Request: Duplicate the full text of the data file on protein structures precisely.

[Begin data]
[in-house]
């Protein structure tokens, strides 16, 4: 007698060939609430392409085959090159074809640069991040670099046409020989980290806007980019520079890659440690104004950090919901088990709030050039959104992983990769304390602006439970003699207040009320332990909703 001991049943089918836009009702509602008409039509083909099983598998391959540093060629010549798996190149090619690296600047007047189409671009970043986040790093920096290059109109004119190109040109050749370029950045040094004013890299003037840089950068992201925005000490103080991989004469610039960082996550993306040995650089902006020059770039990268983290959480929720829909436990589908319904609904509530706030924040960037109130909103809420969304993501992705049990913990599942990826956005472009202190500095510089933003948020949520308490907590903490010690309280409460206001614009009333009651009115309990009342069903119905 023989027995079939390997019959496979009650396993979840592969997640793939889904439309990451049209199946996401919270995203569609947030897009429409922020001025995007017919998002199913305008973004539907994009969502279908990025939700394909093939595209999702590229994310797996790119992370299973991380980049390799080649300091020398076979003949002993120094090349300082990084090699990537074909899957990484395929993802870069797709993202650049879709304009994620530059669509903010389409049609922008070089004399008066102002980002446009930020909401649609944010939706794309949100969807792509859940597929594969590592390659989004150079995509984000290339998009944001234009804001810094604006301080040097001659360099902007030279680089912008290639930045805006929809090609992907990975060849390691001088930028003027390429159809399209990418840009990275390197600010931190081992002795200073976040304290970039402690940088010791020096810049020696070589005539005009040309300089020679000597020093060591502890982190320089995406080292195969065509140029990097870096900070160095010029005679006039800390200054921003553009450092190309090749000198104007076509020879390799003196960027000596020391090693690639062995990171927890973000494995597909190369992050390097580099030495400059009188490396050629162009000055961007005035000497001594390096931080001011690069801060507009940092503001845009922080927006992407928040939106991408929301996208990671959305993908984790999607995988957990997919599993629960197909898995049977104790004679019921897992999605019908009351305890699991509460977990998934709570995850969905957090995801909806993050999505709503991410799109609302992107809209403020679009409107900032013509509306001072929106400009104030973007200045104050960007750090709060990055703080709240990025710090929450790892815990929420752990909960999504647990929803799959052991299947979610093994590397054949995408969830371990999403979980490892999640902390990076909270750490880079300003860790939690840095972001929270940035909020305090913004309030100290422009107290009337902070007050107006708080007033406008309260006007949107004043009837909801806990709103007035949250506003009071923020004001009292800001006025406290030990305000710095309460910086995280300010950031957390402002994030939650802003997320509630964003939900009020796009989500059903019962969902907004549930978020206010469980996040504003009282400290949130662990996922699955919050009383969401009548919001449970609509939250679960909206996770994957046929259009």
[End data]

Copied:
[in-house]
């Protein structure tokens, strides 16, 4: 007698060939609430392409085959090159074809640069991040670099046409020989980290806007980019520079890659440690104004950090919901088990709030050039959104992983990769304390602006439970003699207040009320332990909703 001991049943089918836009009702509602008409039509083909099983598998391959540093060629010549798996190149090619690296600047007047189409671009970043986040790093920096290059109109004119190109040109050749370029950045040094004013890299003037840089950068992201925005000490103080991989004469610039960082996550993306040995650089902006020059770039990268983290959480929720829909436990589908319904609904509530706030924040960037109130909103809420969304993501992705049990913990599942990826956005472009202190500095510089933003948020949520308490907590903490010690309280409460206001614009009333009651009115309990009342069903119905 023989027995079939390997019959496979009650396993979840592969997640793939889904439309990451049209199946996401919270995203569609947030897009429409922020001025995007017919998002199913305008973004539907994009969502279908990025939700394909093939595209999702590229994310797996790119992370299973991380980049390799080649300091020398076979003949002993120094090349300082990084090699990537074909899957990484395929993802870069797709993202650049879709304009994620530059669509903010389409049609922008070089004399008066102002980002446009930020909401649609944010939706794309949100969807792509859940597929594969590592390659989004150079995509984000290339998009944001234009804001810094604006301080040097001659360099902007030279680089912008290639930045805006929809090609992907990975060849390691001088930028003027390429159809399209990418840009990275390197600010931190081992002795200073976040304290970039402690940088010791020096810049020696070589005539005009040309300089020679000597020093060591502890982190320089995406080292195969065509140029990097870096900070160095010029005679006039800390200054921003553009450092190309090749000198104007076509020879390799003196960027000596020391090693690639062995990171927890973000494995597909190369992050390097580099030495400059009188490396050629162009000055961007005035000497001594390096931080001011690069801060507009940092503001845009922080927006992407928040939106991408929301996208990671959305993908984790999607995988957990997919599993629960197909898995049977104790004679019921897992999605019908009351305890699991509460977990998934709570995850969905957090995801909806993050999505709503991410799109609302992107809209403020679009409107900032013509509306001072929106400009104030973007200045104050960007750090709060990055703080709240990025710090929450790892815990929420752990909960999504647990929803799959052991299947979610093994590397054949995408969830371990999403979980490892999640902390990076909270750490880079300003860790939690840095972001929270940035909020305090913004309030100290422009107290009337902070007050107006708080007033406008309260006007949107004043009837909801806990709103007035949250506003009071923020004001009292800001006025406290030990305000710095309460910086995280300010950031957390402002994030939650802003997320509630964003939900009020796009989500059903019962969902907004549930978020206010469980996040504003009282400290949130662990996922699955919050009383969401009548919001449970609509939250679960909206996770994957046929259009």